Along the west coast of South Florida and the Keys, Florida Bay is a nursery for young Caribbean spiny lobsters, a favorite local delicacy. Growing up in small shallow basins, they are especially vulnerable to warmer, more saline water. Climate change has brought tidal floods, bleached coral reefs and toxic algal blooms to the state, and since the 1990s, the population of the Caribbean spiny lobster has dropped some 20 percent, diminishing an important food for snapper, grouper, and herons, as well as people. In 1999, marine ecologist Donald Behringer discovered the first known virus among lobsters, Panulirus argus virus—about a quarter of juveniles die from it before they mature.

“When the water is warm PaV1 progresses much more quickly,” says Behringer, who is based at the Emerging Pathogens Institute at the University of Florida in Gainesville.

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Temma Ehrenfeld
Temma Ehrenfeld writes about health and psychology. In a previous life, she was a reporter and editor at Newsweek and Fortune. You can see more of her work at her writing portfolio (https://temmaehrenfeld.contently.com) and contact her through her Psychology Today blog.
New tech for prison reform spreads to 11 states

The U.S. has the highest incarceration rate in the world, costing $182 billion per year, partly because its antiquated data systems often fail to identify people who should be released. A tech nonprofit is trying to change that.

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A new non-profit called Recidiviz is using data technology to reduce the size of the U.S. criminal justice system. The bi-coastal company (SF and NYC) is currently working with 11 states to improve their systems and, so far, has helped remove nearly 69,000 people — ones left floundering in jail or on parole when they should have been released.

“The root cause is fragmentation,” says Clementine Jacoby, 31, a software engineer who worked at Google before co-founding Recidiviz in 2019. In the 1970s and 80s, the U.S. built a series of disconnected data systems, and this patchwork is still being used by criminal justice authorities today. It requires parole officers to manually calculate release dates, leading to errors in many cases. “[They] have done everything they need to do to earn their release, but they're still stuck in the system,” Jacoby says.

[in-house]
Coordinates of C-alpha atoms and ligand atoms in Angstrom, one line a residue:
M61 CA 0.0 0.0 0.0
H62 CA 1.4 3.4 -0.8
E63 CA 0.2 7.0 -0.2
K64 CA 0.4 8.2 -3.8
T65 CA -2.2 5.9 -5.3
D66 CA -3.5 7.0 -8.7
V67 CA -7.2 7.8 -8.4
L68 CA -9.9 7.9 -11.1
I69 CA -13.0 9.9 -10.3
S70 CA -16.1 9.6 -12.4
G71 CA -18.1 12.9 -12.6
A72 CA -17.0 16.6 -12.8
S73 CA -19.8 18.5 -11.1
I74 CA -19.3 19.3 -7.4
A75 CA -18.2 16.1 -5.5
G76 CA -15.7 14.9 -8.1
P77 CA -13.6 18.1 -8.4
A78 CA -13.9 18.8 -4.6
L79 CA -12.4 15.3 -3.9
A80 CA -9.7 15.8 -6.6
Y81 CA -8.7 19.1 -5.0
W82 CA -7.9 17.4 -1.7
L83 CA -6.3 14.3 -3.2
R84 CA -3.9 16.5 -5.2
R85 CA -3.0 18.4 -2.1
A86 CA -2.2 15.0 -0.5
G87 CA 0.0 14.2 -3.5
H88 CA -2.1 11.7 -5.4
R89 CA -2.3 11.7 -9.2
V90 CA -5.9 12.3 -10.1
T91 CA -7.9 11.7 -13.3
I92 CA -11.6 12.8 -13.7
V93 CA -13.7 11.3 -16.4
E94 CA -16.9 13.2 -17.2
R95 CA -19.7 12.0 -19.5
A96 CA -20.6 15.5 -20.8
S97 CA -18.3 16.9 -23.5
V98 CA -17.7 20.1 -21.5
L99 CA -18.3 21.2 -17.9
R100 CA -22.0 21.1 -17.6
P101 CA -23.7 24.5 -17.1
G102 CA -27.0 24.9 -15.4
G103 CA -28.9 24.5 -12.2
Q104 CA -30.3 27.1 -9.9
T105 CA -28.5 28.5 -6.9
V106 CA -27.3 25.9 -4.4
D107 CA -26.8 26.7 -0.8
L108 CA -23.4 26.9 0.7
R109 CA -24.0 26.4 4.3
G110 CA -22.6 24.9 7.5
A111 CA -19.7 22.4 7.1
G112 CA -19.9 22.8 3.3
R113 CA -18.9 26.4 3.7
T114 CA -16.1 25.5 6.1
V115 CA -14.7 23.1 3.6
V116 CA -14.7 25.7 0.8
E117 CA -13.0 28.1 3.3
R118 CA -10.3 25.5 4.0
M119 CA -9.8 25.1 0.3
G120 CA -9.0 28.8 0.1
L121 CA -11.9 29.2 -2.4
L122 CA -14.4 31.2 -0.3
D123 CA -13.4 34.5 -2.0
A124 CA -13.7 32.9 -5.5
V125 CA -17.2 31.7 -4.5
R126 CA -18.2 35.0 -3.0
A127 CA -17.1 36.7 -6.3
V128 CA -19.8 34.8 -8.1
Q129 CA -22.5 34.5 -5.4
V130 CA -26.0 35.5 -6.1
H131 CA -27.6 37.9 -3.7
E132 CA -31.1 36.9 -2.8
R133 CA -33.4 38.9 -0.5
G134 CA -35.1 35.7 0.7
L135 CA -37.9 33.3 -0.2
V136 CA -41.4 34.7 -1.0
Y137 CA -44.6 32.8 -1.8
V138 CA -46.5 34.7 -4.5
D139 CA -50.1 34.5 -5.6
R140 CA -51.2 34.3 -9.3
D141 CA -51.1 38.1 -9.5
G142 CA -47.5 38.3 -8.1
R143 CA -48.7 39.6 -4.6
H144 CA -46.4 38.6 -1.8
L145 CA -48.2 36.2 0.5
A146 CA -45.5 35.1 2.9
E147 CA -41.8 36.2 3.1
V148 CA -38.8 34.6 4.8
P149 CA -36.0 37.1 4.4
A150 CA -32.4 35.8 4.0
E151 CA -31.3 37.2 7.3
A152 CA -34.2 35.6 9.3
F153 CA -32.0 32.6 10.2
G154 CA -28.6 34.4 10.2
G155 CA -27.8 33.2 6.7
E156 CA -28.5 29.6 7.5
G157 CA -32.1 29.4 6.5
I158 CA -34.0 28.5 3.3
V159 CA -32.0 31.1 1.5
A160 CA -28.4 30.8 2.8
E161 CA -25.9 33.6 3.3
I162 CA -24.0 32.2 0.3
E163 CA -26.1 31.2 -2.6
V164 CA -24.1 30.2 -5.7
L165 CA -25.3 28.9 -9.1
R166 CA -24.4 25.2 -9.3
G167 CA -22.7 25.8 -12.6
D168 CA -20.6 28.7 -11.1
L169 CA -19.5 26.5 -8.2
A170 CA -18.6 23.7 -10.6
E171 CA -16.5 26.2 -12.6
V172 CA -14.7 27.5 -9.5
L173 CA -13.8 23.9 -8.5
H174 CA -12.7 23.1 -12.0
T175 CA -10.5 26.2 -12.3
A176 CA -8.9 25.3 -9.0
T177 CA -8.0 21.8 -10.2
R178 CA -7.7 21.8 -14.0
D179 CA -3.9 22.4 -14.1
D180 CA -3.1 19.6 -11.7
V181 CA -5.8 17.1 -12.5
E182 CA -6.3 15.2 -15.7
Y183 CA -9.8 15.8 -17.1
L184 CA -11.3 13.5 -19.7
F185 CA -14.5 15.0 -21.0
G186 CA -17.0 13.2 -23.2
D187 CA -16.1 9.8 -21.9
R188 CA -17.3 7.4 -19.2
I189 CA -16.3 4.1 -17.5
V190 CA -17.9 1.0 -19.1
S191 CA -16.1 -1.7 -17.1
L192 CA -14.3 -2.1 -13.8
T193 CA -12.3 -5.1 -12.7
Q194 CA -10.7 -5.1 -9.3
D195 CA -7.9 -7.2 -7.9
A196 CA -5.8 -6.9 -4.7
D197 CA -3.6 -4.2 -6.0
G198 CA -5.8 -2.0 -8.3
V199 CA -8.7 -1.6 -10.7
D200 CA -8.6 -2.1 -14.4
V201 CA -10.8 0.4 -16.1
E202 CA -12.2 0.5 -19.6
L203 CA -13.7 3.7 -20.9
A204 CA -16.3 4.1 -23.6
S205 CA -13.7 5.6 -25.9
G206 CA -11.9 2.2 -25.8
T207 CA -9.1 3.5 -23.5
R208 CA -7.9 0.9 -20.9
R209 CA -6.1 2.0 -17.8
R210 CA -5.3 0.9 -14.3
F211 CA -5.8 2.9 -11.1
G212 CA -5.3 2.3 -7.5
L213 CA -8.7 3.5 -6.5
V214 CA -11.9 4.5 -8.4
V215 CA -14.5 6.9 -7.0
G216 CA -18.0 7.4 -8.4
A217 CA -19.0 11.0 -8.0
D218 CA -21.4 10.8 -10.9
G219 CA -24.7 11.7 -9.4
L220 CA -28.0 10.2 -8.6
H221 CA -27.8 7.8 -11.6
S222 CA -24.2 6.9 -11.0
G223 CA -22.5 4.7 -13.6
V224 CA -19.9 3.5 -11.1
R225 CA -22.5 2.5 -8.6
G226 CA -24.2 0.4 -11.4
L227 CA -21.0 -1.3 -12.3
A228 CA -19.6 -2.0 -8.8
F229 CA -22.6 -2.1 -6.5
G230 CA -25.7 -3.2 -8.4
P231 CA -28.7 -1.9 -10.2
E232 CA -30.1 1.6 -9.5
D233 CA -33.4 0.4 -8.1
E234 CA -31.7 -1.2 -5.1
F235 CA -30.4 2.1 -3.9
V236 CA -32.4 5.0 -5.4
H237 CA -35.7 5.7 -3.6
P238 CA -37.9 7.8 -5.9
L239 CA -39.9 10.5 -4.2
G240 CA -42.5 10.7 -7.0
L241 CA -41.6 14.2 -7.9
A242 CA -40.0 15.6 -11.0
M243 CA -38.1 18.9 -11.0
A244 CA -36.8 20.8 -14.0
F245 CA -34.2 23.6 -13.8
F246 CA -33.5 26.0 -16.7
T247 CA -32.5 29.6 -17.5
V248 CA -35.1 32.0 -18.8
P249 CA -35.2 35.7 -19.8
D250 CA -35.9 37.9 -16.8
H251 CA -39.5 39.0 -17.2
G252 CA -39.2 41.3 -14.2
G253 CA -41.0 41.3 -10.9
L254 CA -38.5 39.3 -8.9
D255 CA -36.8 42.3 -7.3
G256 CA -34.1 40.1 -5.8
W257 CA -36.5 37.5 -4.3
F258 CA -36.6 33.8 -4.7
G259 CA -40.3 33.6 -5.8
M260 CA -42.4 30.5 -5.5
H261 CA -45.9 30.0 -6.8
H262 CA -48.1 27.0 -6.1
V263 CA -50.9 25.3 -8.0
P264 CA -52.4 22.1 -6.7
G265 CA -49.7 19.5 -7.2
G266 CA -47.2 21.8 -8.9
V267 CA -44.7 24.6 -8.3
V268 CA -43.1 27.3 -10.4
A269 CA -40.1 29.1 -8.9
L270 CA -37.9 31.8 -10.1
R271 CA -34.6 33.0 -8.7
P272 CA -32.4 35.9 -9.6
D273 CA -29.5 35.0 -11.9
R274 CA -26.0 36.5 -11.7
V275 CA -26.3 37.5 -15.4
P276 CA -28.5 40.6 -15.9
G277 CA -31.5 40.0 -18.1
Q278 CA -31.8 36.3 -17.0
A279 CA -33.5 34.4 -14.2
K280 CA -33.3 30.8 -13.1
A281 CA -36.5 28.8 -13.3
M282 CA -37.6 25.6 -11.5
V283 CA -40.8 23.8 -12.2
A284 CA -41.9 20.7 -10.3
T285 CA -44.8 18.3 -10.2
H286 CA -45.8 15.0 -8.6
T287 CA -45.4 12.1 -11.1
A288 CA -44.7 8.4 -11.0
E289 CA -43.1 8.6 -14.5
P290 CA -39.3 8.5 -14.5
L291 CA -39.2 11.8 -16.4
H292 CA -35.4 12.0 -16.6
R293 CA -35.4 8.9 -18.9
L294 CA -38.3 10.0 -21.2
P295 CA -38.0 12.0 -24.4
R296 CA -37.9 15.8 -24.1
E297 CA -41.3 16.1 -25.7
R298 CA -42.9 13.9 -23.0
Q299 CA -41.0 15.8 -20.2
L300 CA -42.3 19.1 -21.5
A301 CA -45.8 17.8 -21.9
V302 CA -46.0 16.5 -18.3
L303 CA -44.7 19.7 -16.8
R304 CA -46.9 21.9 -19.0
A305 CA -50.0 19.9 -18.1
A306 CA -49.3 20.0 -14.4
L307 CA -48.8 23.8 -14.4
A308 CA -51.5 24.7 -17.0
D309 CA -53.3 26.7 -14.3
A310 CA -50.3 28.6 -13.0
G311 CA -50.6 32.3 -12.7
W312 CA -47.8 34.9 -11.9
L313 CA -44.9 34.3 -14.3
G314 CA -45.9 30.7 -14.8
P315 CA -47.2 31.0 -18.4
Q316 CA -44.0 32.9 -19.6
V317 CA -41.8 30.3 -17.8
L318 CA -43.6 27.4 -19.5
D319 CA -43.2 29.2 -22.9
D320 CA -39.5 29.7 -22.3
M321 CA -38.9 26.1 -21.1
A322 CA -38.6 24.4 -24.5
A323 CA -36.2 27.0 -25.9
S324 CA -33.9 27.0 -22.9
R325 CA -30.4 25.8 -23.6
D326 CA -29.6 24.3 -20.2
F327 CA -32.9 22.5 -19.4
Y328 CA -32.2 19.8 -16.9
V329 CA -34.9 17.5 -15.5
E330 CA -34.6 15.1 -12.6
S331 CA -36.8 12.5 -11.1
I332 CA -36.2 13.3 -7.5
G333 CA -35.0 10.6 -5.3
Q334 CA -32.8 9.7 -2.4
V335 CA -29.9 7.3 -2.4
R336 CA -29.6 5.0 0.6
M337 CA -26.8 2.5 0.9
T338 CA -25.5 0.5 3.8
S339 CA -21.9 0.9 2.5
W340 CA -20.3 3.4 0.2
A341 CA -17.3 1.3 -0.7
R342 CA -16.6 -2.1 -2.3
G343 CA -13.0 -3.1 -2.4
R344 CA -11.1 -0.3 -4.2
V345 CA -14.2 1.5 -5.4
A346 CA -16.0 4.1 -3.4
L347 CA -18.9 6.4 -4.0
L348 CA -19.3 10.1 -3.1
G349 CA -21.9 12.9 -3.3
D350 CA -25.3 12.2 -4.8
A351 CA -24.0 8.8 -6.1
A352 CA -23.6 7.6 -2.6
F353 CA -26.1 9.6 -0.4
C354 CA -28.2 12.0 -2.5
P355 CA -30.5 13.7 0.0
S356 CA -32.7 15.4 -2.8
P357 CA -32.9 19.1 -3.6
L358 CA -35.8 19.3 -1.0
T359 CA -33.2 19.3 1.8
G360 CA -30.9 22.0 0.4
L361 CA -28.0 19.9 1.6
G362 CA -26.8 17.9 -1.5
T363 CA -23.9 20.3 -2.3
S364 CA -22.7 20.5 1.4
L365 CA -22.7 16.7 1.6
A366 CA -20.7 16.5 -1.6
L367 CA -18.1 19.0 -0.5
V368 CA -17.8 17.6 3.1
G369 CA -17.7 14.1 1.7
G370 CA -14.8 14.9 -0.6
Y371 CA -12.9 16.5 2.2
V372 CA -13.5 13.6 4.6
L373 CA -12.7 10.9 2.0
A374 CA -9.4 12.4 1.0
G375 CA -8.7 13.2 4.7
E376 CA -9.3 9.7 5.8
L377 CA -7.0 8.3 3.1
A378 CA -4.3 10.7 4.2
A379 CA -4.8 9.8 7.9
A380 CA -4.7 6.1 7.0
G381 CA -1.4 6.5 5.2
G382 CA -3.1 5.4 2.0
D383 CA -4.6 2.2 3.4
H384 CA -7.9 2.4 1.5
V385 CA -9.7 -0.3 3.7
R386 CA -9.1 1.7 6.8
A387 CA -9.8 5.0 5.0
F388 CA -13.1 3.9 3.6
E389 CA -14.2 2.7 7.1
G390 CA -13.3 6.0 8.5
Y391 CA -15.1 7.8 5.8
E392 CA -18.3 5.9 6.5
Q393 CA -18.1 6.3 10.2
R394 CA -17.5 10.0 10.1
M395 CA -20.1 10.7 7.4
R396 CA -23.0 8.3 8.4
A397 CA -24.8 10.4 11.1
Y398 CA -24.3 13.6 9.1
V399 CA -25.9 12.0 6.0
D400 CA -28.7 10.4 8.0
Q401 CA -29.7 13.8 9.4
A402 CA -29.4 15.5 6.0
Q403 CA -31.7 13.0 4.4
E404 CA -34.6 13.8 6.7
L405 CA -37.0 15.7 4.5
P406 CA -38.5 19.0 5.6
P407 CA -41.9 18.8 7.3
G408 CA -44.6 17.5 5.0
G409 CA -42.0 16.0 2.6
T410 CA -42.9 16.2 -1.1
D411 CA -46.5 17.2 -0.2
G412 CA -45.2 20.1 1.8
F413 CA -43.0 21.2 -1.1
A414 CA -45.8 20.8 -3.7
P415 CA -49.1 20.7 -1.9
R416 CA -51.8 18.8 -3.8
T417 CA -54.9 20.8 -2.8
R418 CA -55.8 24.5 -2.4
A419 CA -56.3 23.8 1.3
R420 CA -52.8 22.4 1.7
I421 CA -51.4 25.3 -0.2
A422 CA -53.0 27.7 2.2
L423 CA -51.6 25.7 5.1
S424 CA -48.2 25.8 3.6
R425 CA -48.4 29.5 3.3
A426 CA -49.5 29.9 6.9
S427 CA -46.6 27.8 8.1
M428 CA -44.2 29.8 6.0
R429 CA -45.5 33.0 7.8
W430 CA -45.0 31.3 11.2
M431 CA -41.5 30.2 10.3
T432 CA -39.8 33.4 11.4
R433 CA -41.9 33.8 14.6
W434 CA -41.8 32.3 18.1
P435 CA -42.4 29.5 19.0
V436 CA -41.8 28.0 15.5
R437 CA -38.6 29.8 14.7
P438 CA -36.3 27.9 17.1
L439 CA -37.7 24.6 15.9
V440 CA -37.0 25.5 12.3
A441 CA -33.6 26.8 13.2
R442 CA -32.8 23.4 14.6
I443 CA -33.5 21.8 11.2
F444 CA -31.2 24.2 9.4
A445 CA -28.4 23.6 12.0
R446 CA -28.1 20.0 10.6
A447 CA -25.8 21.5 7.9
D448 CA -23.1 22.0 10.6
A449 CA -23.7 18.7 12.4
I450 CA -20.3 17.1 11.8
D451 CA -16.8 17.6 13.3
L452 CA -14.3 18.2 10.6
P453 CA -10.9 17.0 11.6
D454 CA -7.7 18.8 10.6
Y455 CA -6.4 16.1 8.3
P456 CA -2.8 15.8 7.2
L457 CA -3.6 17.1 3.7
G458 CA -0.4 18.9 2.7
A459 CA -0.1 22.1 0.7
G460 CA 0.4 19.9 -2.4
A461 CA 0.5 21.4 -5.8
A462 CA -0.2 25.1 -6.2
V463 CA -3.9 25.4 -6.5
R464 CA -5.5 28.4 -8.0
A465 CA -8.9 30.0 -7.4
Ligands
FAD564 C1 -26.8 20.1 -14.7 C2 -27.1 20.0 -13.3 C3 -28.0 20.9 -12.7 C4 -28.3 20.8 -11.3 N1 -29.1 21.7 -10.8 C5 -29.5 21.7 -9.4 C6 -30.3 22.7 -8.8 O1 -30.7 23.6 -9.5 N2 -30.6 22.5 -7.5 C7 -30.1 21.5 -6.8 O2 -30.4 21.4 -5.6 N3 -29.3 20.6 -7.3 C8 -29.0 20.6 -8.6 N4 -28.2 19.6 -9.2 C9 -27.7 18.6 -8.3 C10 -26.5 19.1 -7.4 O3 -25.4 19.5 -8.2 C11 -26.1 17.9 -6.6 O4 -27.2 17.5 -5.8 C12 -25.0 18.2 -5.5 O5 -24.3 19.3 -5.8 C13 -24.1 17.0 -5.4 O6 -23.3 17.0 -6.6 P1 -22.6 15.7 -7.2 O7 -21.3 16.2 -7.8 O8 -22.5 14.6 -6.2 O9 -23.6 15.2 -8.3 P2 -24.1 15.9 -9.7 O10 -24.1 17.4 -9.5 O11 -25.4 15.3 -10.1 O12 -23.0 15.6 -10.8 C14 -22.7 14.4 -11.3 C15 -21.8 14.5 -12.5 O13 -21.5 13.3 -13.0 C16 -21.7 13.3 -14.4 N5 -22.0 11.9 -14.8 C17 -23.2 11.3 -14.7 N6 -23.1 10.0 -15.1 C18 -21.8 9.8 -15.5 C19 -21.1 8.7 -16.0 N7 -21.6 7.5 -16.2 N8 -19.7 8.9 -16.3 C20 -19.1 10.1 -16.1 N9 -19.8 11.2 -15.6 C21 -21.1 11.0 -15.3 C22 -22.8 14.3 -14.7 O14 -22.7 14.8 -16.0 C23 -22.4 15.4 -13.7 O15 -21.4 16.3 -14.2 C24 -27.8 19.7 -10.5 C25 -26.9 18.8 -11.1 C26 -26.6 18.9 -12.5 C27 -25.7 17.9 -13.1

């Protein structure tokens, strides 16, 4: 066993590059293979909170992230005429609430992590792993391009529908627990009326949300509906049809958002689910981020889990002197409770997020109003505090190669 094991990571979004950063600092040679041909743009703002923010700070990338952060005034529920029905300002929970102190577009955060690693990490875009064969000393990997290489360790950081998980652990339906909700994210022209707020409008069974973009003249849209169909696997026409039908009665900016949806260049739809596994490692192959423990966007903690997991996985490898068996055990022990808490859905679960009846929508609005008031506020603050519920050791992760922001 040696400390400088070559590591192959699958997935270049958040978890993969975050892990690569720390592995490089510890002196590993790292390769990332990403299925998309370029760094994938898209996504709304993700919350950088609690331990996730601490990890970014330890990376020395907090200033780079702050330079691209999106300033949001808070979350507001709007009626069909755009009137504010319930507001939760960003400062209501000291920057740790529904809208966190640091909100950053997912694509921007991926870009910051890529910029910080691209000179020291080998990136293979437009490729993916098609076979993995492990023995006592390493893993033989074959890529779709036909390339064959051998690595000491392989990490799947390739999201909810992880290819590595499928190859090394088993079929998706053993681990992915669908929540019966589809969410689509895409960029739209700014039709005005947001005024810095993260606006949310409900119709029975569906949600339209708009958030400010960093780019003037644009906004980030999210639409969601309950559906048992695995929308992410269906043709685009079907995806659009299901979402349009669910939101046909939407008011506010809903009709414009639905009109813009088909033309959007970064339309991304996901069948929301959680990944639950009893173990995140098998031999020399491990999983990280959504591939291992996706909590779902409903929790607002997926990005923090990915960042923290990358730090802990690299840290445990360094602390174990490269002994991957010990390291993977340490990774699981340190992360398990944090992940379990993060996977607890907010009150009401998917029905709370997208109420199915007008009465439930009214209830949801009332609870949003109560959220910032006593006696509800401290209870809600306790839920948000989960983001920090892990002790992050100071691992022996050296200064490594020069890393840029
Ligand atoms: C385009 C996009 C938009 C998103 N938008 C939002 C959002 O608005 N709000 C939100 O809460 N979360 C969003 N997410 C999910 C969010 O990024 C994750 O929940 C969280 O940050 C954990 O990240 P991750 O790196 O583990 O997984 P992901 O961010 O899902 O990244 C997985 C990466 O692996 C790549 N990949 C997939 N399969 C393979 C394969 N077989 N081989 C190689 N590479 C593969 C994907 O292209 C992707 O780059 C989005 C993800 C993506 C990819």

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Cari Shane
Cari Shane is a freelance journalist (and Airbnb Superhost). Originally from Manhattan, Shane lives carless in Washington, DC and writes on a variety of subjects for a wide array of media outlets including, Scientific American, National Geographic, Discover, Business Insider, Fast Company, Fortune and Fodor’s.
Last minute holiday gifts for the bio-inspired

The process of finding the right gift for your favorite life science lover can be daunting. Here's a roundup of the coolest bio-products related to health, nutrition, gaming, lifestyle and more.

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“Merry Christmas! Isn’t it fun to say Merry Christmas to everyone? Time for a party and presents and things that make children happy and give their hearts wings!” go the lyrics of the popular Christmas poem. But adults (of various religions) need their gifts this time of year, too. For the biologically inspired big children, the process of finding the right fit can be daunting. To inform your choices in both conventional and unconventional ways, Leaps.org is presenting a roundup of the coolest bio-products related to health, nutrition, gaming, lifestyle and more.

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Stav Dimitropoulos
Stav Dimitropoulos's features have appeared in major outlets such as the BBC, National Geographic, Scientific American, Nature, Popular Mechanics, Science, Runner’s World, and more. Follow her on Facebook or Twitter @TheyCallMeStav.
Your phone could show if a bridge is about to collapse

Researchers have tested a new smartphone app that could gather data about whether bridges are "structurally deficient" —a low-cost citizen-scientist alternative to current methods that are expensive and complex.

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In summer 2017, Thomas Matarazzo, then a postdoctoral researcher at the Massachusetts Institute of Technology, landed in San Francisco with a colleague. They rented two cars, drove up to the Golden Gate bridge, timing it to the city’s rush hour, and rode over to the other side in heavy traffic. Once they reached the other end, they turned around and did it again. And again. And again.